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Lets have a look what is REST?
REST (Representational State Transfer)- An Architectural Style, Not a Standard
REST is not a standard. You will not see the W3C putting out a REST specification. You will not see IBM or Microsoft or Sun selling a REST developer's toolkit. Why? Because REST is just an architectural style. You can't bottle up that style. You can only understand it, and design your Web services in that style. (Analogous to the client-server architectural style. There is no client-server standard.)
While REST is not a standard, it does use standards:
·         HTTP
·         URL
·         XML/HTML/GIF/JPEG/etc (Resource Representations)
·         text/xml, text/html, image/gif, image/jpeg, etc (MIME Types)
Principles of REST Web Service Design
·         1. The key to creating Web Services in a REST network (i.e., the Web) is to identify all of the conceptual entities that you wish to expose as services. Above we saw some examples of resources: parts list, detailed part data, purchase order.
·         2. Create a URL to each resource. The resources should be nouns, not verbs. For example, do not use this:
·         Note the verb, get Part. Instead, use a noun:
·         3. Categorize your resources according to whether clients can just receive a representation of the resource, or whether clients can modify (add to) the resource. For the former, make those resources accessible using an HTTP GET. For the later, make those resources accessible using HTTP POST, PUT, and/or DELETE.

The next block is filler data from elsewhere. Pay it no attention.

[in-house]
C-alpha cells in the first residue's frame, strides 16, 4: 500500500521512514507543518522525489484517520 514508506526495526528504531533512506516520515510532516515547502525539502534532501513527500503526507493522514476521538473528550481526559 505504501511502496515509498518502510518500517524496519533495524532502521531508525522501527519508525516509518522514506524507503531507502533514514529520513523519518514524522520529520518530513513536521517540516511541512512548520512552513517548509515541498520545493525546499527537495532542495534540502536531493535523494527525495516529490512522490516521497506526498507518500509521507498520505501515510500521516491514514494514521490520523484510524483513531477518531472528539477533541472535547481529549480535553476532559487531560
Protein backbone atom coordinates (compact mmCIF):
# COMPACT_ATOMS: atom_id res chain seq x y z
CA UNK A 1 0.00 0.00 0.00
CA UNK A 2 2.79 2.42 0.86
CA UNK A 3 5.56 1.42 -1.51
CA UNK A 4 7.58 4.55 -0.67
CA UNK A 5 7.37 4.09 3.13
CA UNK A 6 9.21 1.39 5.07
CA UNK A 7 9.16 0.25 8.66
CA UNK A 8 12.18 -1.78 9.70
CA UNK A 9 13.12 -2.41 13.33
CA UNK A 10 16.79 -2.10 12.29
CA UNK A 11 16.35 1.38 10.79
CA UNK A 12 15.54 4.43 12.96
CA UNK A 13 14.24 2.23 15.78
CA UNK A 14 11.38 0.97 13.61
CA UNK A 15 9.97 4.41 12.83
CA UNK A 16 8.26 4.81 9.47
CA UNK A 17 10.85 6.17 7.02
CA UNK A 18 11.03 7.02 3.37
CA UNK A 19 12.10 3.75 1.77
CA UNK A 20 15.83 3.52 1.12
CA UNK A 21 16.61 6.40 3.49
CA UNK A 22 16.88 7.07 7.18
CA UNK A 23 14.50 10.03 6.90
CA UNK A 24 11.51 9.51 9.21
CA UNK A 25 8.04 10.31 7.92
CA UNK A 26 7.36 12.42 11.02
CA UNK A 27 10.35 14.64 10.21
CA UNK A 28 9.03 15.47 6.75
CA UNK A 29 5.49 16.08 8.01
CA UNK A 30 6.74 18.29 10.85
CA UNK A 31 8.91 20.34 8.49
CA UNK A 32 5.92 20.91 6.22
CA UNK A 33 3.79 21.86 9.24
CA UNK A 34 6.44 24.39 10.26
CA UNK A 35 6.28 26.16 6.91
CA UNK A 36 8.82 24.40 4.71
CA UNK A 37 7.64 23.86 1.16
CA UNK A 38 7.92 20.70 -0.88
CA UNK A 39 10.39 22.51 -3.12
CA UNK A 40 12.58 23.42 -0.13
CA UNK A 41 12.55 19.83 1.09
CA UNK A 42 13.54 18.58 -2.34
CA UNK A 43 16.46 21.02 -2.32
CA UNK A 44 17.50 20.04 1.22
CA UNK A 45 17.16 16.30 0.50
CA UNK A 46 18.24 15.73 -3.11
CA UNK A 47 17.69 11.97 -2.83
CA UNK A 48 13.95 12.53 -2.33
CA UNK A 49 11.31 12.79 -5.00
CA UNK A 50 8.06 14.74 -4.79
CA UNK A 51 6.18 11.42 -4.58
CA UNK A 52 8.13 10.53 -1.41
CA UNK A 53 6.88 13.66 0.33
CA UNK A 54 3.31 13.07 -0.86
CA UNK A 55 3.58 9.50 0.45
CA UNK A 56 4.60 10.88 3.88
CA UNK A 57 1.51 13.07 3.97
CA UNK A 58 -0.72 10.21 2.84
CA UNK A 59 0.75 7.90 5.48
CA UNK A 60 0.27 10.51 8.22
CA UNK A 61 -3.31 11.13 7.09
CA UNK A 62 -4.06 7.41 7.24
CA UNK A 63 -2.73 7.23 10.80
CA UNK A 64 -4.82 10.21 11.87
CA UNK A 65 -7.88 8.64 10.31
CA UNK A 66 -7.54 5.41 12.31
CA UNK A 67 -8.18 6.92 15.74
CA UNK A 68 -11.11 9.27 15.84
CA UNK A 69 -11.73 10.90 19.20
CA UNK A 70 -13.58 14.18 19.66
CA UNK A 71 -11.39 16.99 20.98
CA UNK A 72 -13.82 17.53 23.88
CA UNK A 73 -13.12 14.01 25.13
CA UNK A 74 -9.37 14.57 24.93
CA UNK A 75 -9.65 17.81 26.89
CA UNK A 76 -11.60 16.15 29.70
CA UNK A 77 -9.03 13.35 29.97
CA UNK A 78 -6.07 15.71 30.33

·         4. All resources accessible via HTTP GET should be side-effect free. That is, the resource should just return a representation of the resource. Invoking the resource should not result in modifying the resource.
·         5. No man/woman is an island. Likewise, no representation should be an island. In other words, put hyperlinks within resource representations to enable clients to drill down for more information, and/or to obtain related information.
·         6. Design to reveal data gradually. Don't reveal everything in a single response document. Provide hyperlinks to obtain more details.
·         7. Specify the format of response data using a schema (DTD, W3C Schema, RelaxNG, or Schematron). For those services that require a POST or PUT to it, also provide a schema to specify the format of the response.
·         8. Describe how your services are to be invoked using either a WSDL document, or simply an HTML document.
 
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Posted on Friday, October 29, 2010 2:15 PM | Back to top


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